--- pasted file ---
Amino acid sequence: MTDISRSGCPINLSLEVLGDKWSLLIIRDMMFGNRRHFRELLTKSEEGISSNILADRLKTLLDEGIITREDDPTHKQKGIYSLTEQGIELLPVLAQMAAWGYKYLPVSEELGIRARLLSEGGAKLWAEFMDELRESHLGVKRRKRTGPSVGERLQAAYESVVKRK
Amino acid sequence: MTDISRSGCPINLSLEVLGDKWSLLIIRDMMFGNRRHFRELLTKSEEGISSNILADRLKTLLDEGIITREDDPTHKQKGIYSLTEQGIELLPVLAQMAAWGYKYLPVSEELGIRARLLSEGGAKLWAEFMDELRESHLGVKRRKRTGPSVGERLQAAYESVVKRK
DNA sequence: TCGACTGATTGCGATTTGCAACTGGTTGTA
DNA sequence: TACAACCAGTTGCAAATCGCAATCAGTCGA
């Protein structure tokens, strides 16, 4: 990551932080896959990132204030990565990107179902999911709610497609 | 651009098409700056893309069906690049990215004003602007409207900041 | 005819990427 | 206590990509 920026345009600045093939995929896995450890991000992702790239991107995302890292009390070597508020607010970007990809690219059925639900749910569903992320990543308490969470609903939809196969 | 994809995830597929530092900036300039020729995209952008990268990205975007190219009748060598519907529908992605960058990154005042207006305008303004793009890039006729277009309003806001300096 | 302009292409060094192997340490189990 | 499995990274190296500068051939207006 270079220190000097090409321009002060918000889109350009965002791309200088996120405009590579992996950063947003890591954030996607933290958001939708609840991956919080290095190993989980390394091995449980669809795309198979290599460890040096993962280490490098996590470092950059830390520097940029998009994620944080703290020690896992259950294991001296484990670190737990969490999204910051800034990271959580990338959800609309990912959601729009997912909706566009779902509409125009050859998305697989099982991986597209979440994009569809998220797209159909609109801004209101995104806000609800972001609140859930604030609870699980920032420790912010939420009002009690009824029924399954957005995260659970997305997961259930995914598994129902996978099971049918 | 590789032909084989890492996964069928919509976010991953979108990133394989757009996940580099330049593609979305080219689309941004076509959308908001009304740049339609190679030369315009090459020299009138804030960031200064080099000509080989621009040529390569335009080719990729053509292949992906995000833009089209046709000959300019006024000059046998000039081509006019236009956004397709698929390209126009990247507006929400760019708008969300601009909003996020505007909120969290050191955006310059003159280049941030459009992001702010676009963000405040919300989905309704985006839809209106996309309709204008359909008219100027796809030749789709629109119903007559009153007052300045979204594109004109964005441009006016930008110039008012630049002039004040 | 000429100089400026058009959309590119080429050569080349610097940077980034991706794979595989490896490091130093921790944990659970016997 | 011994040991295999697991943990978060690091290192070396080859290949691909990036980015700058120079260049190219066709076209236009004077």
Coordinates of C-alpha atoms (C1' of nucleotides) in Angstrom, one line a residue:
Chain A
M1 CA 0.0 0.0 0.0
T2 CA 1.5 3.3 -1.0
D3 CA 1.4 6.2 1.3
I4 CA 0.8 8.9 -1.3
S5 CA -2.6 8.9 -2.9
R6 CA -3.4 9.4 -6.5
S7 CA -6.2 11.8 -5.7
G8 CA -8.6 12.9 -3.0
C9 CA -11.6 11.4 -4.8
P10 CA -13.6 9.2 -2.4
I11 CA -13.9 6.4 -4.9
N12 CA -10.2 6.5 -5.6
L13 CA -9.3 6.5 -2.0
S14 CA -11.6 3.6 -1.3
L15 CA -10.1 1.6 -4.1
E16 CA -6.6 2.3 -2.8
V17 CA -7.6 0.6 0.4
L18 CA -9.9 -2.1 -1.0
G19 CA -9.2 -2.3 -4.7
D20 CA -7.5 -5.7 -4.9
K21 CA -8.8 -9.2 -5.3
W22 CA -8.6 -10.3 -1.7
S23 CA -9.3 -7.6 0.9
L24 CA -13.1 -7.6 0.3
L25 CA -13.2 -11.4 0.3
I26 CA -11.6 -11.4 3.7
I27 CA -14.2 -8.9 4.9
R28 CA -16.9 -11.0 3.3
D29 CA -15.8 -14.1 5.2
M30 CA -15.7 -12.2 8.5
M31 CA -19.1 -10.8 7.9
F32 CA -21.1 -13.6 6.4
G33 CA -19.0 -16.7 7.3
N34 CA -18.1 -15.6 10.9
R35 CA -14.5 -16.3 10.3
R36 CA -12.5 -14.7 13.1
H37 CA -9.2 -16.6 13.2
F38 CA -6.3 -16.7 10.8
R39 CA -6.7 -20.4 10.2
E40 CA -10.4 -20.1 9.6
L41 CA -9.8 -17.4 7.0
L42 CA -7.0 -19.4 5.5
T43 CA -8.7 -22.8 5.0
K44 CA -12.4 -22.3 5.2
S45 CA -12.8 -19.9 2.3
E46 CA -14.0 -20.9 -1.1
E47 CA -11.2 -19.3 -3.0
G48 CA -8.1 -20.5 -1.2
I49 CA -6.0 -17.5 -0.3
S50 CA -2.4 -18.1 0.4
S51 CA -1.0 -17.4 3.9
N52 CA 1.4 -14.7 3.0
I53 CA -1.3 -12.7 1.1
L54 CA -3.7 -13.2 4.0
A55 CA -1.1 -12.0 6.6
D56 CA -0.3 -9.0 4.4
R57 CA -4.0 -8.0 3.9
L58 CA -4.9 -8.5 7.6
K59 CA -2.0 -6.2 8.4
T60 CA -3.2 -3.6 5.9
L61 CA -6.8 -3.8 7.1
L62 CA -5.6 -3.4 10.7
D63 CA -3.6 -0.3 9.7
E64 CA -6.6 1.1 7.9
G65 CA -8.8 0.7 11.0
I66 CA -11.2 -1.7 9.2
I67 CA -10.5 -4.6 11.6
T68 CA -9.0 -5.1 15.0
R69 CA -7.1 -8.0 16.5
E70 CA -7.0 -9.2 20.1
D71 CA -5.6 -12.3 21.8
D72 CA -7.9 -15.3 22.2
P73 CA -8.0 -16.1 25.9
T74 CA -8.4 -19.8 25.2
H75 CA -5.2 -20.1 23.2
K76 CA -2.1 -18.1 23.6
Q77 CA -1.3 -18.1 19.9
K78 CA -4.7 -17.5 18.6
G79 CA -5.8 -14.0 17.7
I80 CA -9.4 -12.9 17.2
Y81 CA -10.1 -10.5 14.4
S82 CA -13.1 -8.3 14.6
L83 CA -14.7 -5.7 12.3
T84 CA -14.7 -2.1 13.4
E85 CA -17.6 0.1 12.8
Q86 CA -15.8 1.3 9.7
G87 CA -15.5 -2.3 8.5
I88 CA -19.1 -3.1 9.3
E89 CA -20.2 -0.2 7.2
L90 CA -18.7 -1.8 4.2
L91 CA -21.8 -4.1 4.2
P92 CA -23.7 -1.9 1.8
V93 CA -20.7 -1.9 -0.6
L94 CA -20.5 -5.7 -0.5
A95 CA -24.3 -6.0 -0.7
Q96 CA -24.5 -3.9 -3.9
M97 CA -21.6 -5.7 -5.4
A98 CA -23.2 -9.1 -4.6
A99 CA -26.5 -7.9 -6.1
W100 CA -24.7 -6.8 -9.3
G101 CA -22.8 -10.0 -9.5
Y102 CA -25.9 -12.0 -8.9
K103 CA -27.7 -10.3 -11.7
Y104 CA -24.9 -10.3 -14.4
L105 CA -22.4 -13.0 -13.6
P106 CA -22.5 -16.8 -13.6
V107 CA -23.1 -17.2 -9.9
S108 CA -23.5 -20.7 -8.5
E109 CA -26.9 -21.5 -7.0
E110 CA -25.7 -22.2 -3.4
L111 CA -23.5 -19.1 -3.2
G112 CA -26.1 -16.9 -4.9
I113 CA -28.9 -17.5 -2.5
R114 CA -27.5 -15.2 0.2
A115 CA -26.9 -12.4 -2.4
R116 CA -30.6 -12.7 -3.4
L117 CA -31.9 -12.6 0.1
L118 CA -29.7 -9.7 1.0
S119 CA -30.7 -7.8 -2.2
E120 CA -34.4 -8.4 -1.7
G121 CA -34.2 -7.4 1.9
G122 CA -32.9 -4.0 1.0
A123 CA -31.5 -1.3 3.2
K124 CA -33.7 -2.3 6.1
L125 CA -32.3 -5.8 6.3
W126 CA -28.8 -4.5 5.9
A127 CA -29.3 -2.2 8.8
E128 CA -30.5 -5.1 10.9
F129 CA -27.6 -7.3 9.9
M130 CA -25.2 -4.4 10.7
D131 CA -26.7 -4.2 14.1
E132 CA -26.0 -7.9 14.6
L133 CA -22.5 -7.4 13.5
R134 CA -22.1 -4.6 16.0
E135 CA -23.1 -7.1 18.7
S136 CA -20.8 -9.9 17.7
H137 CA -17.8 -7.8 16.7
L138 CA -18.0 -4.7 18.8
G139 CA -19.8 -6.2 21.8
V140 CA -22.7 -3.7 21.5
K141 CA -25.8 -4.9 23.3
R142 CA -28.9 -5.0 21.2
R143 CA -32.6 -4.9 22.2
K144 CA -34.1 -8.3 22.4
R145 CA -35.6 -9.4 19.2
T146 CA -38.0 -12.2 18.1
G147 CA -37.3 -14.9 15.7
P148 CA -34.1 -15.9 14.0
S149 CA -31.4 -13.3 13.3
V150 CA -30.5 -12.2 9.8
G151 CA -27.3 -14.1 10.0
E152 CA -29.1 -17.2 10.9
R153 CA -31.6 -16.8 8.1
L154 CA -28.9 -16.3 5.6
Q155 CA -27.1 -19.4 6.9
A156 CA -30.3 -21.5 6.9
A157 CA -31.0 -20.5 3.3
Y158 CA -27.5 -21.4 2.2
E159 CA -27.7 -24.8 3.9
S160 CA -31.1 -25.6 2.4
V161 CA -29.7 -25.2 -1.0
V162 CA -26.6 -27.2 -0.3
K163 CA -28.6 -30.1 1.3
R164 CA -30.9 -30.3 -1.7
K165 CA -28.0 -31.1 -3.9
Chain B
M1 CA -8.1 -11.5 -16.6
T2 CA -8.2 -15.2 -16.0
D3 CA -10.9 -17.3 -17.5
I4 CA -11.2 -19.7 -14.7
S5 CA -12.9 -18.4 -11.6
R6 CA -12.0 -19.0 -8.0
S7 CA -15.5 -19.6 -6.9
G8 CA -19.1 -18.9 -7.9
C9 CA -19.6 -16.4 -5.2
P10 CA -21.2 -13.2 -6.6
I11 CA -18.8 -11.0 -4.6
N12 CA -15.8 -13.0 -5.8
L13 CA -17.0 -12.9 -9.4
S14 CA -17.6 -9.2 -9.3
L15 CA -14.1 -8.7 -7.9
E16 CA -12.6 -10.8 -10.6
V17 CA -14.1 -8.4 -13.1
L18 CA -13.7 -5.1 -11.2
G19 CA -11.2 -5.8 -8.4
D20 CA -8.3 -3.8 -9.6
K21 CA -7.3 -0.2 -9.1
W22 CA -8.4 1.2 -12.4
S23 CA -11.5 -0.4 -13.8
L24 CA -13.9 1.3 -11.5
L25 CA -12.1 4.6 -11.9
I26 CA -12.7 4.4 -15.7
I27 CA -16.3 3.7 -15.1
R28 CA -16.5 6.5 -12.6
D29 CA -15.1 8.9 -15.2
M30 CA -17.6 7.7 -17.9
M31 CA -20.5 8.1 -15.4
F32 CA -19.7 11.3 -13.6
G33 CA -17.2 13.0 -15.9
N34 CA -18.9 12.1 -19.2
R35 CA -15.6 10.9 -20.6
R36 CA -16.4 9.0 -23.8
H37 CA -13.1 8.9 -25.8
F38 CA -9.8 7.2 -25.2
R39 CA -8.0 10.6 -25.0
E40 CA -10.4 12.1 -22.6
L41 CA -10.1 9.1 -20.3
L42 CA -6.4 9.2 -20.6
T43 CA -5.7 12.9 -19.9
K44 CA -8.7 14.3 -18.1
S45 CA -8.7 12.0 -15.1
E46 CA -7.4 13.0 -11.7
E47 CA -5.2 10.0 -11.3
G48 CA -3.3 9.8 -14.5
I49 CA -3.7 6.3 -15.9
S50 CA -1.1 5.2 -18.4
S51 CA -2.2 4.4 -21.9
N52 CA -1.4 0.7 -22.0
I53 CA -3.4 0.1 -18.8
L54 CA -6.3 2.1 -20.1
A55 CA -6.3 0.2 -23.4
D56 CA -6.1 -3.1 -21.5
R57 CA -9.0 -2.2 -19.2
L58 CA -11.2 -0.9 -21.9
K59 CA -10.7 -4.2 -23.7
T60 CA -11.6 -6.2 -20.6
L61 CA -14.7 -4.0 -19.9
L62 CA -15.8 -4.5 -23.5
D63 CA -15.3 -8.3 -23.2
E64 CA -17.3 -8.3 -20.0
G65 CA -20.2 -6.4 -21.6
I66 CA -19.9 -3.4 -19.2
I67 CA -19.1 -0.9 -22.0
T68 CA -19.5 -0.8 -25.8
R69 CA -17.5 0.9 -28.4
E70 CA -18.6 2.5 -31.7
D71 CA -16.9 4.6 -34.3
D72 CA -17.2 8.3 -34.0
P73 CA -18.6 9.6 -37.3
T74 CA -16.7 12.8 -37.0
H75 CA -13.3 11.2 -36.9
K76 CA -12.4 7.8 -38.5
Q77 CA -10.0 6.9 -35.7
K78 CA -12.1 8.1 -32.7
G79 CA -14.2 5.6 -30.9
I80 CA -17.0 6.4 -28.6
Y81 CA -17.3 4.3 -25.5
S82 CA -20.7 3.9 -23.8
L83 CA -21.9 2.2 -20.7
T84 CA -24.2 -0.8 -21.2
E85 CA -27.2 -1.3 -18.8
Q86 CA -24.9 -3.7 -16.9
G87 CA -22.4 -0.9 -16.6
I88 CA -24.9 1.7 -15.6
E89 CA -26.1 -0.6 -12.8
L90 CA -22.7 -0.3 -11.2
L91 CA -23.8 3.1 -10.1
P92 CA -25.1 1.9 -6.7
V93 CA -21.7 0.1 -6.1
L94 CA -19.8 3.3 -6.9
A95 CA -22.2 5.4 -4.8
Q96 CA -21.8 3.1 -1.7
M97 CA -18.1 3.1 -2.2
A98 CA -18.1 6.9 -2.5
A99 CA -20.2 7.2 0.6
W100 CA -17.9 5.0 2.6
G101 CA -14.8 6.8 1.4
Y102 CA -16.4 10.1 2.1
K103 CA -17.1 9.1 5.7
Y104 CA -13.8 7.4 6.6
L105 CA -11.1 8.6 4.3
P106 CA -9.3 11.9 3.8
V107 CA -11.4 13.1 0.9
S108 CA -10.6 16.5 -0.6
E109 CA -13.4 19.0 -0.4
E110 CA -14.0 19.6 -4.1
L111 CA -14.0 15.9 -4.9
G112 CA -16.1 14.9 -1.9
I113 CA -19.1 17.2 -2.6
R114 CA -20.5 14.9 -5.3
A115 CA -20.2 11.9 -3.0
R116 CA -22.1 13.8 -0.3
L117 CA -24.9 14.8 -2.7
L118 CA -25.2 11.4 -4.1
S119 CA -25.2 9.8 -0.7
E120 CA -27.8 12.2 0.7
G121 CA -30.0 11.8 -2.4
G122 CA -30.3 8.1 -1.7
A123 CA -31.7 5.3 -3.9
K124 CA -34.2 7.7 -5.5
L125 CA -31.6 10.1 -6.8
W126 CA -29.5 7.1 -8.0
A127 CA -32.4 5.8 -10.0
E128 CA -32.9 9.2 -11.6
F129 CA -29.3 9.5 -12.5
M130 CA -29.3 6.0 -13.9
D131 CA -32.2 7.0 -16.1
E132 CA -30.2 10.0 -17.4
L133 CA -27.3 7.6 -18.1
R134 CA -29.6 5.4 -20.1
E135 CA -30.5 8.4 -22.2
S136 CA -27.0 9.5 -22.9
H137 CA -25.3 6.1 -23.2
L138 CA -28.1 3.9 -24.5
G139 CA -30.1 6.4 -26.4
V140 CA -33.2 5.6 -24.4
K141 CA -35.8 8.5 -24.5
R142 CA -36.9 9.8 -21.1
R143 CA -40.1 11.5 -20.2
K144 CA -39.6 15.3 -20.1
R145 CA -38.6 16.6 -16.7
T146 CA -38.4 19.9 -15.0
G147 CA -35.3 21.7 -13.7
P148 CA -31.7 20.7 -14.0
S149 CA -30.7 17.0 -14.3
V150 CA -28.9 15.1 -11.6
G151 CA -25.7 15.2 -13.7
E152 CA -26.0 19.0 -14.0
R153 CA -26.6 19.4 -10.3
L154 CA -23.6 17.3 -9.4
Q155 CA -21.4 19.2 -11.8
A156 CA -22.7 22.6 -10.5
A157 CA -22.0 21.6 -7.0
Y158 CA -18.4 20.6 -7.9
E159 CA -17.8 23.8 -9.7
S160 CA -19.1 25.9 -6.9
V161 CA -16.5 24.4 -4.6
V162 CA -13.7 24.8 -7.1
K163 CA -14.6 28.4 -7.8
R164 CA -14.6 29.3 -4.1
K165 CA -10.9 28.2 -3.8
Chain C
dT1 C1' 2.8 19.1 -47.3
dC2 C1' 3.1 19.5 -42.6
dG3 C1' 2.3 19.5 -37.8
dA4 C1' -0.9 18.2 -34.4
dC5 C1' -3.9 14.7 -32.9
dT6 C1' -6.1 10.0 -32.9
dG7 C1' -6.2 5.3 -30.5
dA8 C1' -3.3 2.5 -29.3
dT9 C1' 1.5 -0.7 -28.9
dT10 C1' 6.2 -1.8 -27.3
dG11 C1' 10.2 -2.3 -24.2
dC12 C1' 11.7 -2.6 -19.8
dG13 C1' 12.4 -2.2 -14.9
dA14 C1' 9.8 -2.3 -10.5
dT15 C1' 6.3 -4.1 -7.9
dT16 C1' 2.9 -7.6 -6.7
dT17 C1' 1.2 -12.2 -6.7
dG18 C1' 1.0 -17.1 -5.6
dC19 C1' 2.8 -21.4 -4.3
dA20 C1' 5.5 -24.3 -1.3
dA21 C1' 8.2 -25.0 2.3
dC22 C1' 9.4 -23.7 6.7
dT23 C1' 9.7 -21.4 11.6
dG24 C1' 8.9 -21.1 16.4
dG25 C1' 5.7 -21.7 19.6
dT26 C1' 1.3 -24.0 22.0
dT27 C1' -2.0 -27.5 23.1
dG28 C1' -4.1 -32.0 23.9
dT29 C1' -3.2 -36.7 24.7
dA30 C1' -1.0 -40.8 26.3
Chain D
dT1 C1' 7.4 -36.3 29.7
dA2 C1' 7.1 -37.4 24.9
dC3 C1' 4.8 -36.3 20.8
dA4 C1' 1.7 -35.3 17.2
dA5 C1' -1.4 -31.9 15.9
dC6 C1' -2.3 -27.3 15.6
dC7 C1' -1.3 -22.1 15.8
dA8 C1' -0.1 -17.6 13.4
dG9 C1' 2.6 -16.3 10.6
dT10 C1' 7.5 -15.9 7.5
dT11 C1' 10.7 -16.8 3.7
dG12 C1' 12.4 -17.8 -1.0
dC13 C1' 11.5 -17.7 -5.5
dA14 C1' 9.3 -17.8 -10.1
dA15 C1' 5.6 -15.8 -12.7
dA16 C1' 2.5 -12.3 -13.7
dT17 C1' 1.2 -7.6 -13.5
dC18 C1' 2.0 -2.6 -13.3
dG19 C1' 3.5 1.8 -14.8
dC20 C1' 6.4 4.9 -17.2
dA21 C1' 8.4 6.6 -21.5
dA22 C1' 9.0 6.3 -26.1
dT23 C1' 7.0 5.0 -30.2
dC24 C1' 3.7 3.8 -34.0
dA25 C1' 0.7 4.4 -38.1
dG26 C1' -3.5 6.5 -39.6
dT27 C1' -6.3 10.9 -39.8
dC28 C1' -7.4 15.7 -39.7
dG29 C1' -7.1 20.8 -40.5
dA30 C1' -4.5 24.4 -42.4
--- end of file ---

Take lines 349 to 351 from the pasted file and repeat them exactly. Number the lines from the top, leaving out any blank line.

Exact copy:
dT10 C1' 6.2 -1.8 -27.3
dG11 C1' 10.2 -2.3 -24.2
dC12 C1' 11.7 -2.6 -19.8